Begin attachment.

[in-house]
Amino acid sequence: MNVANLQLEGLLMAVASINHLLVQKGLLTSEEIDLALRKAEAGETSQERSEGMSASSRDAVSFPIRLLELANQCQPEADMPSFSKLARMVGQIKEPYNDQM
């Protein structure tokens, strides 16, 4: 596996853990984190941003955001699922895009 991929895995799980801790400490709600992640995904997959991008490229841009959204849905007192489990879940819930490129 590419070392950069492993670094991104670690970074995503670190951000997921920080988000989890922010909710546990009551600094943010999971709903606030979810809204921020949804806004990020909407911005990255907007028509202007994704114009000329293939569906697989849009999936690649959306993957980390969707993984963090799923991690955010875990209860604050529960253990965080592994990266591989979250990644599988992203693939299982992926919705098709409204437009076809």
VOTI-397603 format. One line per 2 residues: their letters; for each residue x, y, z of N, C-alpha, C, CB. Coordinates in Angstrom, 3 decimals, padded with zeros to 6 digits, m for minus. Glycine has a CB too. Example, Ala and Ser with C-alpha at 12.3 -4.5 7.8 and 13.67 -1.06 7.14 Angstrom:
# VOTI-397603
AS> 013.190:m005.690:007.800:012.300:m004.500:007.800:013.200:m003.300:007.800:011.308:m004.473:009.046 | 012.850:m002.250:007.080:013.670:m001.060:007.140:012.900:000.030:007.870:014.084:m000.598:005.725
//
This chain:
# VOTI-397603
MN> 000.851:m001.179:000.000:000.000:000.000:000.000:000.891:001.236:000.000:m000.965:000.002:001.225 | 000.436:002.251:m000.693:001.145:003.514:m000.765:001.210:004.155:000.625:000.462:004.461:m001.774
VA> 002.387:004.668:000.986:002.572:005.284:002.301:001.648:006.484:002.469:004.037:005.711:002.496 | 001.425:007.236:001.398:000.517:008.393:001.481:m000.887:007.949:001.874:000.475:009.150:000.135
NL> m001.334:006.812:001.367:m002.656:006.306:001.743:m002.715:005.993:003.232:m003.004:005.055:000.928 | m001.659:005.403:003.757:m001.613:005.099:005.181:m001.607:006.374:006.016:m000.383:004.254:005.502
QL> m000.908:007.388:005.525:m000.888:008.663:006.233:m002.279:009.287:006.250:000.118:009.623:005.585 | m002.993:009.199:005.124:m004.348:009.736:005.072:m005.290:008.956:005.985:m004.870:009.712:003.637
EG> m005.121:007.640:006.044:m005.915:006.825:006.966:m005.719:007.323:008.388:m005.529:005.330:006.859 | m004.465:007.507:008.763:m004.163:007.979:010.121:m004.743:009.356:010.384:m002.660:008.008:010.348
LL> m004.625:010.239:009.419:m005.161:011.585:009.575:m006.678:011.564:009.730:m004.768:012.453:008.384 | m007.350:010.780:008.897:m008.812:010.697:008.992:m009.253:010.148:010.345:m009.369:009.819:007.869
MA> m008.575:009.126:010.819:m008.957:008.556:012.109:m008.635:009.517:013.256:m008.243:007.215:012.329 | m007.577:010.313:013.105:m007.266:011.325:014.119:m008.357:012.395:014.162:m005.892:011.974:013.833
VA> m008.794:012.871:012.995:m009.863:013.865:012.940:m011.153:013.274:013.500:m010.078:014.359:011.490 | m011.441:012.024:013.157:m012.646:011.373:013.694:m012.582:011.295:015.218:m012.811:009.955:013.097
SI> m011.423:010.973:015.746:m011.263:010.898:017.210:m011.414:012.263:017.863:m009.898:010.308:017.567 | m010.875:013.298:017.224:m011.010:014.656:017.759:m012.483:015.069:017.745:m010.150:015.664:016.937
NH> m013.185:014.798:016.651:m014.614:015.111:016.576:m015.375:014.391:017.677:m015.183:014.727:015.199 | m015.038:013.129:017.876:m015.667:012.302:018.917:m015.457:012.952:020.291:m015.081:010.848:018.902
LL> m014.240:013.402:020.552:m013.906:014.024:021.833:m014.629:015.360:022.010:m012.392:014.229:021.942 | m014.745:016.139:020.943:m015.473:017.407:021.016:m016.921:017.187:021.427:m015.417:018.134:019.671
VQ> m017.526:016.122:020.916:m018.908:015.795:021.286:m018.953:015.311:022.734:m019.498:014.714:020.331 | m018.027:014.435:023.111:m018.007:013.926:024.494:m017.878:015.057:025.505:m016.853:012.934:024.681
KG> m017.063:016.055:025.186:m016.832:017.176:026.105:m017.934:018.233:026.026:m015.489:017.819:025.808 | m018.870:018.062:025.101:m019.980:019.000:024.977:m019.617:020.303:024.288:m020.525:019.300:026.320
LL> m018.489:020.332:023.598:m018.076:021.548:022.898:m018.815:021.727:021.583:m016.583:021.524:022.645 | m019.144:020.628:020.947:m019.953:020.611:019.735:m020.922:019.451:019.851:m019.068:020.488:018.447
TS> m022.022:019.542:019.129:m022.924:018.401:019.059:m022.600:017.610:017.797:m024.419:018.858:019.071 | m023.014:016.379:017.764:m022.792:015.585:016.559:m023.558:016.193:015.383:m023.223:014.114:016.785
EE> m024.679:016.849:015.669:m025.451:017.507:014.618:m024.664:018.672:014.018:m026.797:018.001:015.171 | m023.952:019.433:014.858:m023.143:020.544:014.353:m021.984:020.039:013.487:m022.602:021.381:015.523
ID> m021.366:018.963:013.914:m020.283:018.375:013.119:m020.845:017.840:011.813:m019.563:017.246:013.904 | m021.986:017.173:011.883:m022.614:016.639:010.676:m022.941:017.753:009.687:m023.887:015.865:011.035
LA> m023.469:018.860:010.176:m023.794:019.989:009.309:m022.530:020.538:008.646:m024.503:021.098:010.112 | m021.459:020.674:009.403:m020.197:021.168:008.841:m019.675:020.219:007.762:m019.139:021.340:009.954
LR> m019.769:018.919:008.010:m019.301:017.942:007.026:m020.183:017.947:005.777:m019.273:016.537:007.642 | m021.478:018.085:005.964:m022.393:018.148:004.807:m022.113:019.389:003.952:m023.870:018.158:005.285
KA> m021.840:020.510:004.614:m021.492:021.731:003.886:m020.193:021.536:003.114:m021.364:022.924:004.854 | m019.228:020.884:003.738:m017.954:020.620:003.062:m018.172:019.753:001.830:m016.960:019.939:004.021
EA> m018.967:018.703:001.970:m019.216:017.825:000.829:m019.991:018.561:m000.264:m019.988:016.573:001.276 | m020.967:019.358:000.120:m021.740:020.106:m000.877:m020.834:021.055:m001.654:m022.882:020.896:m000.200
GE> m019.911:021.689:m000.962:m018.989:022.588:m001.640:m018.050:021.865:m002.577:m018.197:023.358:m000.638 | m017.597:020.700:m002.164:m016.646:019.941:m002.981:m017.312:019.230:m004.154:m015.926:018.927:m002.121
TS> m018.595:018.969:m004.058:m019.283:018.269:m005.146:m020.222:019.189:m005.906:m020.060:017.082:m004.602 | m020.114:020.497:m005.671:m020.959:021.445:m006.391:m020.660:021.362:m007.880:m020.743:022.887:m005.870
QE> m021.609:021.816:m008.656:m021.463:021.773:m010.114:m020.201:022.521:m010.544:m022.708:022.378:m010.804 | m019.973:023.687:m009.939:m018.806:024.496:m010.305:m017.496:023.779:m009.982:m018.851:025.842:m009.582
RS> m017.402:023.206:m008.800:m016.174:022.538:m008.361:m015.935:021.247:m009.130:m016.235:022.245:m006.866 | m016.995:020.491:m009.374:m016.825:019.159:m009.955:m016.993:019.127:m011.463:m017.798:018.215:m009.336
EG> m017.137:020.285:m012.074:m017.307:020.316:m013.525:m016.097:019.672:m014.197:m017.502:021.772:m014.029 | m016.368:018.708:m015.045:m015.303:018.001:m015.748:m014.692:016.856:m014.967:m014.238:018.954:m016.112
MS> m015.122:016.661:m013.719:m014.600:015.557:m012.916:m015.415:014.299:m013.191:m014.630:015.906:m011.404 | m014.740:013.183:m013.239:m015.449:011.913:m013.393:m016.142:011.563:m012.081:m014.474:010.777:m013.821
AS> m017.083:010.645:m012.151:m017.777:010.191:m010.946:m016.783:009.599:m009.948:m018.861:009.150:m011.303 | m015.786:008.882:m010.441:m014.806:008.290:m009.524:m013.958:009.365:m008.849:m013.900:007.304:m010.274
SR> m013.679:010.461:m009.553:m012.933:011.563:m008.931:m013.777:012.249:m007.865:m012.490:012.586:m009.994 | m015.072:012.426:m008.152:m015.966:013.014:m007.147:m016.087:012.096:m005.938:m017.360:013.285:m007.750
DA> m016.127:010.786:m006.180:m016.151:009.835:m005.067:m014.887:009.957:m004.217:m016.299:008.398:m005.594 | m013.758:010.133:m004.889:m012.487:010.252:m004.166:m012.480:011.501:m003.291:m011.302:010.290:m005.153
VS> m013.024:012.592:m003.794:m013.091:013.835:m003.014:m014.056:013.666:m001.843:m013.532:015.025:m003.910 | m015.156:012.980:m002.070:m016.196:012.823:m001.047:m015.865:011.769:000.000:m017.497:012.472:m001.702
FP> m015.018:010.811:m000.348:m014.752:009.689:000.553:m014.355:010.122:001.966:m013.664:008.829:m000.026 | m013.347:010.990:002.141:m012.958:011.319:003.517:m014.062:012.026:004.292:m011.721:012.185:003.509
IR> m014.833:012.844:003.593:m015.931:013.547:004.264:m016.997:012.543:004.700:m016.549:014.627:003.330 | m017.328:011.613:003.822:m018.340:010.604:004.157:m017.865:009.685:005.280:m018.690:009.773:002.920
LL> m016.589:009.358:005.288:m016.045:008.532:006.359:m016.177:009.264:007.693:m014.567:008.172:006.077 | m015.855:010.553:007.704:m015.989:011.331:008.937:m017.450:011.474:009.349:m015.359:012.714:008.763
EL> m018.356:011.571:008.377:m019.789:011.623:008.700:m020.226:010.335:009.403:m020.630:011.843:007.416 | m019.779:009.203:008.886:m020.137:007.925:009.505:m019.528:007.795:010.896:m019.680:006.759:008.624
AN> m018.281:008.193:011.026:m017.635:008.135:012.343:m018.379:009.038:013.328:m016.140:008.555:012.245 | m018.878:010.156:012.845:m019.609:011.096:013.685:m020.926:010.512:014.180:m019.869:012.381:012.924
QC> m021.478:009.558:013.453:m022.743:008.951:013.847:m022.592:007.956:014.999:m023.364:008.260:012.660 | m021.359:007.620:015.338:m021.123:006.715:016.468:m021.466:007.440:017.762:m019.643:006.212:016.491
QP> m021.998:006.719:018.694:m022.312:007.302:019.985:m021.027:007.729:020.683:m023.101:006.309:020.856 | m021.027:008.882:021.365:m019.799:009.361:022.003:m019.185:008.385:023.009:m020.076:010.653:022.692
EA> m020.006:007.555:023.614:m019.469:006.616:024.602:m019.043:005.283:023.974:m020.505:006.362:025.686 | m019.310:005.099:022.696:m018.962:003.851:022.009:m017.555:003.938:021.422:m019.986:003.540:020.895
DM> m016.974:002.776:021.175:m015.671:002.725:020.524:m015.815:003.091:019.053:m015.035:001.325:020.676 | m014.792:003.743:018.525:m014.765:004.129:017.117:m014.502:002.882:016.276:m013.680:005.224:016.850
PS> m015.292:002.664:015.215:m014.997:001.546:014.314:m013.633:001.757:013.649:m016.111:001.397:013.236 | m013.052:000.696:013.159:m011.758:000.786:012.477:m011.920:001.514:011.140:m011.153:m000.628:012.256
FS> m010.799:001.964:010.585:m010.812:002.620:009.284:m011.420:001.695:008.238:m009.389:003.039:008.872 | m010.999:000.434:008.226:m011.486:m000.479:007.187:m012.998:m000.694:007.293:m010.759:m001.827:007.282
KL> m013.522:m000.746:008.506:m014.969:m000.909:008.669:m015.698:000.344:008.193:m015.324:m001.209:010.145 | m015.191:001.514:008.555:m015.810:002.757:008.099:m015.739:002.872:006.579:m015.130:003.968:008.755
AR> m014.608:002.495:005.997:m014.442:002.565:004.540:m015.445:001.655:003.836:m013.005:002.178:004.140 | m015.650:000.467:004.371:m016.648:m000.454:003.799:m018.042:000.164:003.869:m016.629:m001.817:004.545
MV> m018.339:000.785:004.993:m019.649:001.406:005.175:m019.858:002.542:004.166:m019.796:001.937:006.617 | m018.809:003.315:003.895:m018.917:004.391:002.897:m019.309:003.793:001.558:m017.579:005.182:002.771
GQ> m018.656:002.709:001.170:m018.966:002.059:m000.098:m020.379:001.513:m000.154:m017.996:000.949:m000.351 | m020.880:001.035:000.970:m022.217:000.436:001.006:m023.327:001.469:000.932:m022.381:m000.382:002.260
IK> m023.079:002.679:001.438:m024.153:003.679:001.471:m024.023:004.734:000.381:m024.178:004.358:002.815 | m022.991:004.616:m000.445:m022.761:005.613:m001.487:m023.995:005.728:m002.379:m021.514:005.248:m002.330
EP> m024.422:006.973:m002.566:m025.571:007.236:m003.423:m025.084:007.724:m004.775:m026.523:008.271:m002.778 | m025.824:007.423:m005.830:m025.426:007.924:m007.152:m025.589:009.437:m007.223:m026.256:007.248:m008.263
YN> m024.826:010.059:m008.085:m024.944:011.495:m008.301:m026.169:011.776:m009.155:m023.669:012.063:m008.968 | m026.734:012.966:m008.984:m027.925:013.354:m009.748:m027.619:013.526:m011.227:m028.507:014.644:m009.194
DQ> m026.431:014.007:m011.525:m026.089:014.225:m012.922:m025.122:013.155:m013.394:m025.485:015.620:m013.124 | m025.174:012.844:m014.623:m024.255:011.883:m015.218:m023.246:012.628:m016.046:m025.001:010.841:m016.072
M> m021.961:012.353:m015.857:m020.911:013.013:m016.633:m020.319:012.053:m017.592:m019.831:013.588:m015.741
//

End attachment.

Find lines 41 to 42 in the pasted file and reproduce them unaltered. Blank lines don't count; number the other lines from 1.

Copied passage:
FP> m015.018:010.811:m000.348:m014.752:009.689:000.553:m014.355:010.122:001.966:m013.664:008.829:m000.026 | m013.347:010.990:002.141:m012.958:011.319:003.517:m014.062:012.026:004.292:m011.721:012.185:003.509
IR> m014.833:012.844:003.593:m015.931:013.547:004.264:m016.997:012.543:004.700:m016.549:014.627:003.330 | m017.328:011.613:003.822:m018.340:010.604:004.157:m017.865:009.685:005.280:m018.690:009.773:002.920